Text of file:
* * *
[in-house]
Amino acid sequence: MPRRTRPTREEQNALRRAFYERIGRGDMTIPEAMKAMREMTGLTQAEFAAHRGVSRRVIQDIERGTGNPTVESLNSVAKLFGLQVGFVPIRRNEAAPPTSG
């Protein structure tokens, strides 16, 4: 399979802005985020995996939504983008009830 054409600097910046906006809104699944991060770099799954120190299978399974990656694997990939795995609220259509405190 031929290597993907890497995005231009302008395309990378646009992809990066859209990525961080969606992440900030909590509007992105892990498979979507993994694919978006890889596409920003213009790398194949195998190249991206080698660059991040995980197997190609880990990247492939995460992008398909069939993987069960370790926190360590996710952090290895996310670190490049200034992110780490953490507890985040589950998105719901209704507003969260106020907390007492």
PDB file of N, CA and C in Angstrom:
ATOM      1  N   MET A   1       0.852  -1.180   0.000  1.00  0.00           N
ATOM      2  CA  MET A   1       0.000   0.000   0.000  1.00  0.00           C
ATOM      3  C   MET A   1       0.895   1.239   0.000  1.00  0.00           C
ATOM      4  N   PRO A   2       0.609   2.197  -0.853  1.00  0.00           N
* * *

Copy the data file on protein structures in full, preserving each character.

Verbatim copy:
[in-house]
Amino acid sequence: MPRRTRPTREEQNALRRAFYERIGRGDMTIPEAMKAMREMTGLTQAEFAAHRGVSRRVIQDIERGTGNPTVESLNSVAKLFGLQVGFVPIRRNEAAPPTSG
């Protein structure tokens, strides 16, 4: 399979802005985020995996939504983008009830 054409600097910046906006809104699944991060770099799954120190299978399974990656694997990939795995609220259509405190 031929290597993907890497995005231009302008395309990378646009992809990066859209990525961080969606992440900030909590509007992105892990498979979507993994694919978006890889596409920003213009790398194949195998190249991206080698660059991040995980197997190609880990990247492939995460992008398909069939993987069960370790926190360590996710952090290895996310670190490049200034992110780490953490507890985040589950998105719901209704507003969260106020907390007492």
PDB file of N, CA and C in Angstrom:
ATOM      1  N   MET A   1       0.852  -1.180   0.000  1.00  0.00           N
ATOM      2  CA  MET A   1       0.000   0.000   0.000  1.00  0.00           C
ATOM      3  C   MET A   1       0.895   1.239   0.000  1.00  0.00           C
ATOM      4  N   PRO A   2       0.609   2.197  -0.853  1.00  0.00           N